If you own a traditional IRA some changes are in store for the way you manage them.
Beginning as early as January 1 2015 you can make only one rollover from a traditional IRA to another (or the same) traditional IRA in any 12-month period regardless of the number of IRAs you own. You can however continue to make as many trustee-to-trustee transfers between IRAs as you want. Any amount that is transferred between traditional IRAs either by rollover or trustee-to-trustee transfer is excluded from your gross income.
Currently any amount that is distributed to you from your traditional IRA does not have to be included in your gross income if you deposit the amount into another (or the same) traditional IRA within 60 days. Under Internal Code Section 408(d)(3)(B) only one IRA-to-IRA rollover can be made in any 12-month period. Proposed Treasury Regulation Section 1.408-4(b)(4)(ii) published in 1981 and IRS Publication 590 Individual Retirement Arrangements (IRAs) interpret this limitation as applying on an IRA-by-IRA basis meaning a rollover from one IRA to another would not affect a rollover involving other IRAs of the same individual.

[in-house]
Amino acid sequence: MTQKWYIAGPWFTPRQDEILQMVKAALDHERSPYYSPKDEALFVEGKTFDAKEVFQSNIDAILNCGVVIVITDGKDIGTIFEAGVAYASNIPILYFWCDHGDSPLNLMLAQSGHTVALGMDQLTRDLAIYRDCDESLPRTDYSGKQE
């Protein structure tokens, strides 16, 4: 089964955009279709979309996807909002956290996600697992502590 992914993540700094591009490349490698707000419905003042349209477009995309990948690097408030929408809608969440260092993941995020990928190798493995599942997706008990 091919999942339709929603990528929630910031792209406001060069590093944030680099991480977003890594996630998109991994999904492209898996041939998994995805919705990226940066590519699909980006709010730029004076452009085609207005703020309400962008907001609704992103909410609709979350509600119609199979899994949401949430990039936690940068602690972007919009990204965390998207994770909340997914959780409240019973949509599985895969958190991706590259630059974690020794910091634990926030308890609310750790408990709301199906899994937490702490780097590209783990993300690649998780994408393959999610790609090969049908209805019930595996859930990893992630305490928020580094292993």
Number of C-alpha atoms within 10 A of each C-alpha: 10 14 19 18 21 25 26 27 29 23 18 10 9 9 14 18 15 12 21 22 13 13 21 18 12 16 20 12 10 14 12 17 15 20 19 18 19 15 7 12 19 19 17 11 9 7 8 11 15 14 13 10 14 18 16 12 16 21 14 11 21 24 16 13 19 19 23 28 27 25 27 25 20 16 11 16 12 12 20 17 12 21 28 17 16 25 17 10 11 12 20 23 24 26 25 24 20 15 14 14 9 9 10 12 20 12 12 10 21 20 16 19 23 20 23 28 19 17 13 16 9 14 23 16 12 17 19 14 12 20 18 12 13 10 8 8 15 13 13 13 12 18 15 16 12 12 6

A tax court recently held that if you have already made a rollover from any of your IRAs in the preceding 1-year period then you cannot make a non-taxable rollover from one IRA to another. If you made an IRA-to-IRA rollover in the preceding 12 months you must include in gross monthly income any previously untaxed amounts distributed from an IRA. You may be subject to the 10% early withdrawal tax on the amount you include in gross income. Additionally if you pay these amounts into another (or the same) IRA they may be excess contribution taxed at 6% per year as long as they remain in the IRA.
IRA owners and trustees will be given until January 1 2015 to adjust and begin to follow the Tax Court’s interpretation.
This change will not affect your ability to transfer funds from one IRA trustee directly to another because this type of transfer isn’t a rollover. The one-rollover-per-year rule of the Internal Revenue Code Section 408(b)(3)(B) applies only to rollovers.
Although this change does not take effect until next year it’s never too soon to start considering your options and how your income and savings might be affected. For financial and tax advice on this and other topics contact Lindemeyer to schedule a first consultation.
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